Let's get a bit geeky. Many Idealware visitors come here for advice on purchasing and deploying data management systems, such as donor databases, constituent relation management systems and content management systems. And, more often than not, are replacing older systems with new ones, meaning that one of the trickiest tasks is data migration. If any of this work has ever fallen to you, then you might have found yourself doing tedious editing and corrections in Excel, pouring over data screens or rows in Access trying to formalize non-formalized data entry, and generally settling for some lost or incorrect data moving from old system to new. Wouldn't it be great to have a magic wand that can instantly reformat the data to the proper format? Well, I have one for you.

Does Your Data have a Bad Reputation?

Does Your Data have a Bad Reputation?

As you probably know, the U.S. Congress has been having a big debate about what went on behind closed door briefings on the treatment of detainees in the war on terrorism. At issue is whether House Leader Nancy Pelosi was told about the use of harsh interrogation tactics, which many of us define as torture, in 2002 and 2003 briefings, when the tactics were actually in use. Rep. Pelosi maintains that they weren't discussed; The CIA, responsible for the briefings, maintains that they were, but neither of them has yet provided documentation that might settle the matter. Meanwhile, Rep. Pelosi's Democratic colleague, Rep. Bob Graham, who, as head of the Senate Intelligence Committee, was also to be briefed on such actions, reports that the CIA's assertions are in error. Dates that they claim he was in briefings on the subject are wrong. His his meticulous notes, which he has traditionally been kidded about keeping, establish that only one of four CIA-alleged meetings actually occurred, and, in it, the harsh interrogation tactics weren't discussed.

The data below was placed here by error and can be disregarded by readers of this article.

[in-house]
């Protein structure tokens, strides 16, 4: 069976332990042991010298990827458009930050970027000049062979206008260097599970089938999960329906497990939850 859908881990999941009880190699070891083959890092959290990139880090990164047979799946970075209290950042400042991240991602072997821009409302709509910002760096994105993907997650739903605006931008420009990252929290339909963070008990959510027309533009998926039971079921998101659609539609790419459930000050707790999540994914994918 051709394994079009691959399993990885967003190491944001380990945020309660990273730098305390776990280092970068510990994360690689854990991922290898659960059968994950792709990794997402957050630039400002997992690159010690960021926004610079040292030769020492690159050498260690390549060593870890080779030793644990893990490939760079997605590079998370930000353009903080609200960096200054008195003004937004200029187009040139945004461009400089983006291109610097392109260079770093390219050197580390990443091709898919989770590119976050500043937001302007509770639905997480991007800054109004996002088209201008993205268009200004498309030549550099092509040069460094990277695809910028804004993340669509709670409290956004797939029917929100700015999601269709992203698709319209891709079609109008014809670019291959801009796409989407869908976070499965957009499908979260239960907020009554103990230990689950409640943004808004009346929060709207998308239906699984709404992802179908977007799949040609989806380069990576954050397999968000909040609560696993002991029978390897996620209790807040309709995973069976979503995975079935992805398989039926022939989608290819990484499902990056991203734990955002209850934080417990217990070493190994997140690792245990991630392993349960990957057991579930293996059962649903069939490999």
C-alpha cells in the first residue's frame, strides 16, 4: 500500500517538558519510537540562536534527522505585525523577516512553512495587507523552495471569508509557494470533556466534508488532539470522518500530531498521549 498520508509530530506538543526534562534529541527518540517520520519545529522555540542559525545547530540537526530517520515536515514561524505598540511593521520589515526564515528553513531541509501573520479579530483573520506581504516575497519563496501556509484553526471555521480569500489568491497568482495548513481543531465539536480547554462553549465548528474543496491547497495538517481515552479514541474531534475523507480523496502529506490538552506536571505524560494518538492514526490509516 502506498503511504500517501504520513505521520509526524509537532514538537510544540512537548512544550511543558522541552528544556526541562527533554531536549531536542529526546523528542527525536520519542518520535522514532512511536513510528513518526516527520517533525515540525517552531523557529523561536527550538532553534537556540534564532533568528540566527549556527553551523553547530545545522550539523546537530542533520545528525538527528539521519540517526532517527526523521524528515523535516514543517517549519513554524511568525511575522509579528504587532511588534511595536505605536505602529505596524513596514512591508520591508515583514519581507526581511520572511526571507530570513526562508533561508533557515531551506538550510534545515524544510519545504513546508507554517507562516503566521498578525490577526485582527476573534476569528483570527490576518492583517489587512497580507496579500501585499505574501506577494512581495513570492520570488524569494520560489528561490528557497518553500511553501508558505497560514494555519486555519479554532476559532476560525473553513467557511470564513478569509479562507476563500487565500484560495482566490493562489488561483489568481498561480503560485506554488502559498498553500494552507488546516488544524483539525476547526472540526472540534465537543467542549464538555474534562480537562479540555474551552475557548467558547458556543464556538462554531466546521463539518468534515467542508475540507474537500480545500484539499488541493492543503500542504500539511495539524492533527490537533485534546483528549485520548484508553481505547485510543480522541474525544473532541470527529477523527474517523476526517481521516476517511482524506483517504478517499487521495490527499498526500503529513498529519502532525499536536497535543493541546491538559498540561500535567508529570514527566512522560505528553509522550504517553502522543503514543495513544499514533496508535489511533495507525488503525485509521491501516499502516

The Road to Shared Outcomes

The Road to Shared Outcomes

At the recent Nonprofit Technology Conference, I attended a somewhat misleadingly titled session called "Cloud Computing: More than just IT plumbing in the sky". The cloud computing issues discussed were nothing like the things we blog about here (see Michelle's and my recent "SaaS Smackdown" posts). Instead, this session was really a dive into the challenges and benefits of publishing aggregated nonprofit metrics. Steve Wright of the Salesforce Foundation led the panel, along with Lucy Bernholz and Lalitha Vaidyanathan. The session was video-recorded; you can watch it here.

Both Sides Now

Both Sides Now

Say you sign up for some great Web 2.0 service that allows you to bookmark web sites, annotate them, categorize them and share them. And, over a period of two or three years, you amass about 1500 links on the site with great details, cross-referencing -- about a thesis paper's worth of work. Then, one day, you log on to find the web site unavailable. News trickles out that they had a server crash. Finally, a painfully honest blog post by the site's founder makes clear that the server crashed, the data was lost, and there were no backups. So much for your thesis, huh? Is the lesson, then, that the cloud is no place to store your work?